Counterfeit Goods

Information and statistics about counterfeiting and the sale of counterfeit goods. Estimated losses from counterfeits, markets where fake goods are sold, and other piracy statistics are collected from criminal justice programs and public information sources.

In 2011, the National Police in Ireland seized  counterfeit currency 375 times during the year. The number of counterfeit money detection was lower than the 552 incidents in 2010.

In 2009, there were 539 incidents of counterfeit money, and 527 incidents in 2008.

Source:  “Interceptions of counterfeit notes down almost a third in 2011,” The Journal, January 30, 2012.

Due to the role of organized crime in food production in Italy, a report has found that 80 percent of the olive oil produced in Italy and stamped with a “Made in Italy” logo was made with cheaper, lower quality oils from other countries.

(More Mafia News.)

Source:  Leslie Clarula Taylor, “Italian olive oil part of organized crime probe,” The Star, January 27, 2012.

Authorities seized over 15,000 counterfeit NFL jerseys in the days leading up to the 2011 Super Bowl. In total, the United States Immigration and Customs Enforcement seized $3.56 Million worth of counterfeit Super Bowl merchandise during the event.

Between the 2007 and 2001 Super Bowls, over 66,000 counterfeit items were seized in total over the 4 years. The counterfeit goods had a value of $6.36 Million.

Source:  Jessica Dickler, “Feds crack down on counterfeit Super Bowl gear,” CNN, January 25, 2012.

The International Federation of the Phonographic Industry (IFPI) estimated that 28 percent of Internet users worldwide accessed pirated music online in 2011.

Source:  Mike Collett-White, “Music sales fall again in 2011, but optimism grows,” Reuters, January23, 2012.

The United States Customs seized $16.8 Million worth of counterfeit drugs in FY 2011, an increase of roughly $11 Million from FY 2010.

1,239 seizures by the US Customs involved counterfeit drugs, representing 9 percent of the total counterfeit goods seized during the year.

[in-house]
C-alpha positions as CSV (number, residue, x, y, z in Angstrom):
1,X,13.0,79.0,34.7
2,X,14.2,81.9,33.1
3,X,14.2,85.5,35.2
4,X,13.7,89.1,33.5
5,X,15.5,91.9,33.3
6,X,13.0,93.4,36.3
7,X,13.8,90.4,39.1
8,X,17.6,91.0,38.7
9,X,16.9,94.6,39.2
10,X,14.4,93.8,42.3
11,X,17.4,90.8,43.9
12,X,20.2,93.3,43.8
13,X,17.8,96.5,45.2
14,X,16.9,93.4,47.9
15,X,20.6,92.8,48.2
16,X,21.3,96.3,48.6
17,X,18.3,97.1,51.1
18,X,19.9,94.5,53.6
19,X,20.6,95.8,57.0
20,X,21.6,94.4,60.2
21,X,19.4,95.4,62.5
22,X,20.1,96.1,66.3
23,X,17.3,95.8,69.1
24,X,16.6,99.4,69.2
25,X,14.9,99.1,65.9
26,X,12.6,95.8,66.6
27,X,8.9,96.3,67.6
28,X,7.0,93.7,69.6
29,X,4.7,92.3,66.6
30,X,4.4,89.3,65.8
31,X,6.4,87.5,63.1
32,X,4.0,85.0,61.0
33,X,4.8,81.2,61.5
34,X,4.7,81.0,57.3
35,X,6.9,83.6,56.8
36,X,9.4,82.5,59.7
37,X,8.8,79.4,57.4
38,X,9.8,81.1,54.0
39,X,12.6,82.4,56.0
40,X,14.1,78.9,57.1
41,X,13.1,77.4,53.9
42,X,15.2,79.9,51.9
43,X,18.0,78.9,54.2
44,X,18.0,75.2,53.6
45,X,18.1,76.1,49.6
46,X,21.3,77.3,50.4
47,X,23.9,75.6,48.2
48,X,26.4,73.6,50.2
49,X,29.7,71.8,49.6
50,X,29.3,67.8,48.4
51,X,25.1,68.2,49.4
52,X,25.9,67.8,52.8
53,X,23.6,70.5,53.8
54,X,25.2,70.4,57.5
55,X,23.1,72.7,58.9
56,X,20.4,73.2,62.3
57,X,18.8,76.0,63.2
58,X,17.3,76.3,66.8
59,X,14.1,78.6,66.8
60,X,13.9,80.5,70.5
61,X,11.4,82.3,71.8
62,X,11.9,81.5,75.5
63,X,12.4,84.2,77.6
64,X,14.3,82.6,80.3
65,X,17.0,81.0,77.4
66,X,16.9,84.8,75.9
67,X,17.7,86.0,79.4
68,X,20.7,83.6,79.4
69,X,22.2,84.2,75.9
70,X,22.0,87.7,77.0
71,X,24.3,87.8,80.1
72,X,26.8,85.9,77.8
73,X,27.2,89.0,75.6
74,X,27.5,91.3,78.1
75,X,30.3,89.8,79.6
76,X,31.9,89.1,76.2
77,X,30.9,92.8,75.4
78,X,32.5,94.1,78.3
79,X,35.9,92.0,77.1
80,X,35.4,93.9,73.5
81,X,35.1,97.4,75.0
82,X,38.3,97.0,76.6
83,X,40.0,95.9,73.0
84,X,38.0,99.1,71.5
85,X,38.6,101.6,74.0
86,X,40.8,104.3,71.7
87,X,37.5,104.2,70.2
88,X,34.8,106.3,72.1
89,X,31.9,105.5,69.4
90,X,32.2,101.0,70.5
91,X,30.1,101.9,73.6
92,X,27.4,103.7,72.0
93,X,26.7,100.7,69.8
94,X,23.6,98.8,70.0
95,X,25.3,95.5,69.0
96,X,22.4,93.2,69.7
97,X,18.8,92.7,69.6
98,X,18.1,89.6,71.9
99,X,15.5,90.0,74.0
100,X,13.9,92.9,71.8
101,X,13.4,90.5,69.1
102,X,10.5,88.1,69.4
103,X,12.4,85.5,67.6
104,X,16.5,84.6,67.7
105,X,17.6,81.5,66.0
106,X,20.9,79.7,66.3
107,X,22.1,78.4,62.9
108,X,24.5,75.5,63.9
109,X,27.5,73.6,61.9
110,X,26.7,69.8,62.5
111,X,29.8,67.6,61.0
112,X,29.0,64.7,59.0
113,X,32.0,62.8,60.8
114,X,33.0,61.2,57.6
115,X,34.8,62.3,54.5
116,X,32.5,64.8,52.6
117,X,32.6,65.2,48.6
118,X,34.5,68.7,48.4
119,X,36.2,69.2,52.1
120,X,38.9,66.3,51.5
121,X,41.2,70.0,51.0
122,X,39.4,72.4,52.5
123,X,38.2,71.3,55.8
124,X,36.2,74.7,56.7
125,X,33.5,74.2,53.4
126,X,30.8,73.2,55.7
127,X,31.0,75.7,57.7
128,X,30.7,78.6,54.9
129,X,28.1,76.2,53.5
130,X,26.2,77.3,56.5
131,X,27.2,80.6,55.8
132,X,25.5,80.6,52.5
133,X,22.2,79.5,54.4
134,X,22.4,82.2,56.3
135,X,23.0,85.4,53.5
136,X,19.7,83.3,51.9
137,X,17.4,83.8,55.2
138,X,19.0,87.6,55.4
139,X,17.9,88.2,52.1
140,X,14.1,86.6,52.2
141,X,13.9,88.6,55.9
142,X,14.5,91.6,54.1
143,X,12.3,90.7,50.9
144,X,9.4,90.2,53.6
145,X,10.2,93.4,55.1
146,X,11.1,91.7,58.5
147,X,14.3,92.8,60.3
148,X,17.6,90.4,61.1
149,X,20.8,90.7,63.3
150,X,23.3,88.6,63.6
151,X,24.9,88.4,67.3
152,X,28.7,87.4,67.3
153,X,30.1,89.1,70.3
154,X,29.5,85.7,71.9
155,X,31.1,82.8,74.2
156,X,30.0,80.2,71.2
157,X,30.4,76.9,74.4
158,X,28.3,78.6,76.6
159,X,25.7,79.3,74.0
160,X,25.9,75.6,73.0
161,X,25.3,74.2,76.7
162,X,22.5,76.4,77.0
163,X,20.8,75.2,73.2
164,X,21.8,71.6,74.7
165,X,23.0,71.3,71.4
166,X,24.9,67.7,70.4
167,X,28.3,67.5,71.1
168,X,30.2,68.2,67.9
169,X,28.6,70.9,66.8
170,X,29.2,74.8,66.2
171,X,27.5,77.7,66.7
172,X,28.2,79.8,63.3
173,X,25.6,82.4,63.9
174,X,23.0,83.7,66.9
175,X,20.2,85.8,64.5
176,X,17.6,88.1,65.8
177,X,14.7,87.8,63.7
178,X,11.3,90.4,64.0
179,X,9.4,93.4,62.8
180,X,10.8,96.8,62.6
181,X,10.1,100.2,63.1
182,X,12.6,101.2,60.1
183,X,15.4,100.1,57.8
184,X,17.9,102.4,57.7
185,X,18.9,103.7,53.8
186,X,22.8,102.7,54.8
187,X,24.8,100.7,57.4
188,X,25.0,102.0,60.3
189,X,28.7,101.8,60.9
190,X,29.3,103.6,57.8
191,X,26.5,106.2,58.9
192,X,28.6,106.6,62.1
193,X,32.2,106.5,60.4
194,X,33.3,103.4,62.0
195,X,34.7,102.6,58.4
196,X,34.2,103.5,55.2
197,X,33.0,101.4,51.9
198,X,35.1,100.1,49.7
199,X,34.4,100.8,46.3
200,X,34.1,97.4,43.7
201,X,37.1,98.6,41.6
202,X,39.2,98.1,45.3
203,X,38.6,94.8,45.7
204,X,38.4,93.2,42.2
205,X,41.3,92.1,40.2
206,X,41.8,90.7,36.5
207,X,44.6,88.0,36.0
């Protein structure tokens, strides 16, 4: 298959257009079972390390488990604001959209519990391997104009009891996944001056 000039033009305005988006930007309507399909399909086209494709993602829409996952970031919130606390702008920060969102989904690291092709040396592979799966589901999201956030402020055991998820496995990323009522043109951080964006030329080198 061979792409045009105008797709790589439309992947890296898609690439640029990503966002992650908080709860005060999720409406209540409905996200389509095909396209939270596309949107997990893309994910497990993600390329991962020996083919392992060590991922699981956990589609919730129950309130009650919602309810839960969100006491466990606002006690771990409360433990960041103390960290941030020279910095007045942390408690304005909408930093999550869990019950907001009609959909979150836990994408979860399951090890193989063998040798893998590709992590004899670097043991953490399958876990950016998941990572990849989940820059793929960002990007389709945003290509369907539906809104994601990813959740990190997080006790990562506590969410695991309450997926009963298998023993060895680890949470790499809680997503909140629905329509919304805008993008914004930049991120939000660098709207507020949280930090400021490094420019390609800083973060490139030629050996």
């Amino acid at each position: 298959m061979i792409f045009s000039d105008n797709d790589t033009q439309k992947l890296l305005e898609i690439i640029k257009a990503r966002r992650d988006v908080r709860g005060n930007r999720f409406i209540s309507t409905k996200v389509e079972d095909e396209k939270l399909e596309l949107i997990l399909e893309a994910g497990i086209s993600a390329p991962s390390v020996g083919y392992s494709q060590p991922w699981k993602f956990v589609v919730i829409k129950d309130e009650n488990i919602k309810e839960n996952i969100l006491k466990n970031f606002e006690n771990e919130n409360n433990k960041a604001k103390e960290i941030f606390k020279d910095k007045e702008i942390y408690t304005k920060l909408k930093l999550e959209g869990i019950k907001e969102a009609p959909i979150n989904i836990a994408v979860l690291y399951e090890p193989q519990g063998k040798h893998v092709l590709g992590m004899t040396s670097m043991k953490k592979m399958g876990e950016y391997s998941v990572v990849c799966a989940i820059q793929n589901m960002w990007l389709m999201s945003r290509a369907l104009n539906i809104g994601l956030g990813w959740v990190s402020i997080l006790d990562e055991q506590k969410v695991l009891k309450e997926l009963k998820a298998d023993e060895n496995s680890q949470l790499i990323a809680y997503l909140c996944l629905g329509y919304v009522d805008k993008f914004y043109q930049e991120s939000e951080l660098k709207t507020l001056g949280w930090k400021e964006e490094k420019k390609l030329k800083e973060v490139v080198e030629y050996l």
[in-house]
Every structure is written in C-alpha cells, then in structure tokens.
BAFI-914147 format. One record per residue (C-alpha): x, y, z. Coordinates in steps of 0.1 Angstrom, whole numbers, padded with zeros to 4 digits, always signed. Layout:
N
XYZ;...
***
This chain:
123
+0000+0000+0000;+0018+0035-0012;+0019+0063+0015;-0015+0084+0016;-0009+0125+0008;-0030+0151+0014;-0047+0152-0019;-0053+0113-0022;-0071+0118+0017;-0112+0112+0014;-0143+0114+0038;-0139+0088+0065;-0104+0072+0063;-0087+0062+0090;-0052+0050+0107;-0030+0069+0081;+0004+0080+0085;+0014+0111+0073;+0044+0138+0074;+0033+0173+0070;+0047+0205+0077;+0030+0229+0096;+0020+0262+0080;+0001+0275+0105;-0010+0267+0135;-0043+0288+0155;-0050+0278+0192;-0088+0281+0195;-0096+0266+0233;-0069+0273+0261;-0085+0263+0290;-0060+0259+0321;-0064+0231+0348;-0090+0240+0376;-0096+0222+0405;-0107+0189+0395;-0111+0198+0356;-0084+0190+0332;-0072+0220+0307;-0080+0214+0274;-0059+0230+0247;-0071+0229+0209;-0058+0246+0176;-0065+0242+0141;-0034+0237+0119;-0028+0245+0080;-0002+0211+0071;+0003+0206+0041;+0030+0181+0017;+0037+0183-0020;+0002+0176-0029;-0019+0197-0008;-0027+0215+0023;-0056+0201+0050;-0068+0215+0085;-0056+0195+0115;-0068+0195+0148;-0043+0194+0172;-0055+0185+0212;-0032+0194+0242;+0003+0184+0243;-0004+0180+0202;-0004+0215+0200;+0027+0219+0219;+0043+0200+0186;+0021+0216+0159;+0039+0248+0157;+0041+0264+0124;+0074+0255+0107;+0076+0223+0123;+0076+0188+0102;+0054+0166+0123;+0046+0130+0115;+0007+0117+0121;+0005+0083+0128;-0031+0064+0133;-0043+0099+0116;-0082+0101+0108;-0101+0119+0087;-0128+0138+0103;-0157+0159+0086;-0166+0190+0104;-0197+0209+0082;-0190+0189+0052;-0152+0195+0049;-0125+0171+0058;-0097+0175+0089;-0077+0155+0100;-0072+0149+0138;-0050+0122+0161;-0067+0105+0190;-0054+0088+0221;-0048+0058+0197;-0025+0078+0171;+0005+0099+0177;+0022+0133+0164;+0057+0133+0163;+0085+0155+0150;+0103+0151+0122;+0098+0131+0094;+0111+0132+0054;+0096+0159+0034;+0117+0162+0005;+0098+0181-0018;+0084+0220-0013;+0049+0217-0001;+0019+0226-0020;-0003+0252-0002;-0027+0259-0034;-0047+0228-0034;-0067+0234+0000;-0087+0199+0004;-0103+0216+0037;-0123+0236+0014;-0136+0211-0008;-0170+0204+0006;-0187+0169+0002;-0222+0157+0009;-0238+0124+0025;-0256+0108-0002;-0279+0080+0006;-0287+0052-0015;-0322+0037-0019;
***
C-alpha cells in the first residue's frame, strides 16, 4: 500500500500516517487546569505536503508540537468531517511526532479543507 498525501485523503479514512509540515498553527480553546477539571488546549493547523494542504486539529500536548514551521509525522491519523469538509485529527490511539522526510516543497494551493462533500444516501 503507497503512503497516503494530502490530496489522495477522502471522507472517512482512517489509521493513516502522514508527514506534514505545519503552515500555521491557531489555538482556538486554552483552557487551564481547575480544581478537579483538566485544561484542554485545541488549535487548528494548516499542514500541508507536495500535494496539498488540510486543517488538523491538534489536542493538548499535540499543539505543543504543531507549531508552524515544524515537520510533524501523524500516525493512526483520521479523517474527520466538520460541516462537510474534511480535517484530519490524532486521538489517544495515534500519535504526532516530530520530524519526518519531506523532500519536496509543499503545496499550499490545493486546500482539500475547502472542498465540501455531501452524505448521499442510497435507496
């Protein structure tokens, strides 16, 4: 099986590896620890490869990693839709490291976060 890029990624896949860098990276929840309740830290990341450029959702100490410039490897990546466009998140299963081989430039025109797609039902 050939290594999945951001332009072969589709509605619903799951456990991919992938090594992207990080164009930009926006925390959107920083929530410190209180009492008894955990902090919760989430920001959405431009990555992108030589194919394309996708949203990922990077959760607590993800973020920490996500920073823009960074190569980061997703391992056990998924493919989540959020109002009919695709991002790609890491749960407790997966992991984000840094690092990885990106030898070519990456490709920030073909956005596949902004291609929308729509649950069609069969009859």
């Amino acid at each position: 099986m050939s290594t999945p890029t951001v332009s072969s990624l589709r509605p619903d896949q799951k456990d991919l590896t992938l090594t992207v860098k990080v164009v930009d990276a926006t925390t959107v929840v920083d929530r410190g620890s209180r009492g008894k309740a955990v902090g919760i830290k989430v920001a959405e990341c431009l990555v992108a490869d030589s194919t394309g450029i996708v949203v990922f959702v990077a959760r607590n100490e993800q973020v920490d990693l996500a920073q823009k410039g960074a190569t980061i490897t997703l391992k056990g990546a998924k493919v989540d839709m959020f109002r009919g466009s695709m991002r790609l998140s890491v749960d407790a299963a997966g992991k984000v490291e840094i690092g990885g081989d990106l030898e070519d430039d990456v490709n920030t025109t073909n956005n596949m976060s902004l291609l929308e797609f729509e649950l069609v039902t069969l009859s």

Source: Phil Taylor, “US counterfeit drug seizures up 200 per cent in 2011,” Securing Pharma, January 19, 2012.


Forgers on the streets of Manila will make diplomas from fake universities in about two hours for $10 to $60. Other counterfeit documents, such as job references, cost $11.50.

The main location where the counterfeiters sell their fake identification is between Claro M. Recto and Rizal Avenues. Counterfeit diplomas, identification, driver licenses, term papers and professional licenses such as a fake pilot license are all available.

(More black market information about the Philippines.)

Source:  Peter Shadbolt, “Manila’s forgers graduate with honors from ‘Recto University’,” CNN, January 17, 2012.

In the 2010-2011 Fiscal Year, authorities in India detected 423,539 incidents of counterfeit money transactions, an increase of over 400 percent from the 127,781 incidents detected in the 2009-2010 Fiscal Year.

The most counterfeited currency was the 500 Rupee note, which accounted for 60 percent of all counterfeit money seized.

Source:  PTI, “400 percent rise in fake currency circulation: Finmin report,” Economic Times, January 15, 2012.

The United States Secret Service arrested 3,028 people in 2011 for counterfeiting US dollars. In total, authorities removed $261 Million in counterfeit dollars from circulation during the year.

Source:  Casey Toner, “Counterfeit money easier than ever to make,” Beacon News, January 13, 2012.

In some markets within the European Union, up to 25 percent of the pesticides sold originated from the black market. These unauthorized pesticides are either substandard or are counterfeit versions of the pesticide.

Source: “Trade of illegal pesticides booming in Europe under control of organized crime,” Merco Press, January 13, 2012.

The National Committee on Intellectual Property Rights in the Philippines reported seized $189.75 Million (8.3 Billion Philippine Pesos) worth of counterfeit goods in 2011.

The value of fake goods seized in 201 was 58 percent higher than the amount seized in 2010.

Most of the counterfeit goods seized in 2011 were fake handbags, wallets and backpacks.

Source: Dexter Ganibe, “Handbags, software are 2011’s most pirated products,”, January 13, 2012.